Tuesday, April 25, 2023

Retirement of Dynamic Ordering feature in classic search experiences

In MC44789 post from April 22nd, 2023, Microsoft announced the retirement of the dynamic ordering feature experience in classic search.

If you don’t know what the feature is, the below image highlights the feature seen in the query builder in classic search result sources, query rules and search web parts.


The above screenshot show a rule which if it matches the term xrank in the title results will be boosted to the top of the result list.

Wait what?? So I will no longer be able to boost items per my own logic? Sure you can, and this is called out in the MC post – “Functional parity may be achieved by adding XRANK clauses directly to the query template in the Query Builder dialog.”

Previously when testing the query from the test tab you could see the output of the final query. However this is no longer the case and I’ll teach you how to transition dynamic rules over to manual XRANK.


Today using the constant boost, or cb, parameter to rank is not the recommended approach. The reason is that the internal rank scale has changed over the years so the value 5,000 may or may not be required to move something to the top. The below example has a rank of –17921 so adding 5000 would not help.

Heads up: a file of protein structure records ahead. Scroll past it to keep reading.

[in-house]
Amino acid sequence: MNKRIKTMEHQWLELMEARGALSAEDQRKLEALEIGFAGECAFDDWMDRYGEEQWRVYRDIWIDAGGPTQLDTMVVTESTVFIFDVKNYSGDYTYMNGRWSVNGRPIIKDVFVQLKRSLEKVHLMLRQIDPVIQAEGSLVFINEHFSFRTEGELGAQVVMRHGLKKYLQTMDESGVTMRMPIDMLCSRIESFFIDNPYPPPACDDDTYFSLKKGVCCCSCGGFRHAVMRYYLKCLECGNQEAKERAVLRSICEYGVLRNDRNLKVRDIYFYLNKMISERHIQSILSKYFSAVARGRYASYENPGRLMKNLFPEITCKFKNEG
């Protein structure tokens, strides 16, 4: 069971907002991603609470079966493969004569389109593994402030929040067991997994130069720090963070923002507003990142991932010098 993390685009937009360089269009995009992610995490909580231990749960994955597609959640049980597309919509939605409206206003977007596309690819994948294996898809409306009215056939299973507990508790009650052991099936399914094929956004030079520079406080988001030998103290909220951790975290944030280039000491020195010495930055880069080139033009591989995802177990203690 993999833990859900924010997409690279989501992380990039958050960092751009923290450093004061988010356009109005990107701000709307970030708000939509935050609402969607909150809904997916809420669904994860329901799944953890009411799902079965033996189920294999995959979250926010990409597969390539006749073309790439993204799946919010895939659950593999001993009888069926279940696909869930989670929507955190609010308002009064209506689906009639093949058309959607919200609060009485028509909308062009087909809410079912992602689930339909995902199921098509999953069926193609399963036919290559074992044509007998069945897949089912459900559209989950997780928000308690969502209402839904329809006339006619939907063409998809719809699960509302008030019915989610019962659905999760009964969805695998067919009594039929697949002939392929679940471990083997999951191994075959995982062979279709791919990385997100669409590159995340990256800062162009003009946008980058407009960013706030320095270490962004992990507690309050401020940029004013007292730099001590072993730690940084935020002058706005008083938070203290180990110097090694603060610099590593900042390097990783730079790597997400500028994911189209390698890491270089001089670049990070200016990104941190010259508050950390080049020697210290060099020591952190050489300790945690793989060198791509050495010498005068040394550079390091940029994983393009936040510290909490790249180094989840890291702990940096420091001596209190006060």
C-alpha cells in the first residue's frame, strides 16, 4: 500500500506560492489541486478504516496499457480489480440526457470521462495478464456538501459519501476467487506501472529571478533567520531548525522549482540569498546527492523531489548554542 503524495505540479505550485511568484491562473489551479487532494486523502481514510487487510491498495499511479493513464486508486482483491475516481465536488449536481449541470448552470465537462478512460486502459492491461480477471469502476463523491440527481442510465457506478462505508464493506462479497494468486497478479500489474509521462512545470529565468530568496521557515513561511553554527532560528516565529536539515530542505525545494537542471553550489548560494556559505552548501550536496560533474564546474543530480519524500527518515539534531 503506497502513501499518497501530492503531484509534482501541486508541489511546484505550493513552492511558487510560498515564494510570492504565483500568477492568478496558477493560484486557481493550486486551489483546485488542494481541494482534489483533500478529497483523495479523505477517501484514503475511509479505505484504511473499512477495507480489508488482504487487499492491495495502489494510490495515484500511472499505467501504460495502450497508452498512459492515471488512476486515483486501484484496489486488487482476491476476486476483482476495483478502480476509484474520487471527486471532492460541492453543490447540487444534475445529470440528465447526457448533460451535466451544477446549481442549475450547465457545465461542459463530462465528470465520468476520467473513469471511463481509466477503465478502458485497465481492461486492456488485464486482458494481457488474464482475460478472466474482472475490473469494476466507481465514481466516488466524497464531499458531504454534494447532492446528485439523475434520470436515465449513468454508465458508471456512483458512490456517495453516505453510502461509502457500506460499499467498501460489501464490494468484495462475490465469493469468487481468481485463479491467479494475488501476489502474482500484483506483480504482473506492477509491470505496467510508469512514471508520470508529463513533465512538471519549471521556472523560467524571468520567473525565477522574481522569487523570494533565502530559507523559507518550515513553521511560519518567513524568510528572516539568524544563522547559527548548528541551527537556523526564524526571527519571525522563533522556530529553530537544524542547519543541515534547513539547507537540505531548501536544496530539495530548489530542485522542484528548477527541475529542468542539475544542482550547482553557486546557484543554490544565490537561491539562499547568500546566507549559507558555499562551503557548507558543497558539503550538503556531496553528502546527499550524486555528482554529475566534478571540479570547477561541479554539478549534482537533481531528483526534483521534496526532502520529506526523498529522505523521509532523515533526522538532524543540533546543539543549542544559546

The recommended parameter to use today is to use standard deviation boost with the stdb parameter.

See https://learn.microsoft.com/en-us/graph/search-concept-xrank or https://learn.microsoft.com/en-us/sharepoint/dev/general-development/keyword-query-language-kql-syntax-reference#dynamic-ranking-operator for all parameters.

Manually writing dynamic ordering rules as XRANK

A query temple to boost a result to the top can then look like:

{?{searchTerms} XRANK(stdb=100) Title:xrank}

Feel free to replace 100 with a smaller or larger number as needed.

If you want to boost items with title=foo pretty high, and less with title=bar you can use a nested XRANK statement, similar to what multiple dynamic ordering rules will accomplish.

{?({searchTerms} XRANK(stdb=5) Title:foo) XRANK(stdb=2) Title:bar}

If you want to demote results instead of promoting them, use a negative number.

If you go for decimals instead of integers, I recommend reading https://www.techmikael.com/2014/11/you-should-use-exponential-notation.html to ensure they always work.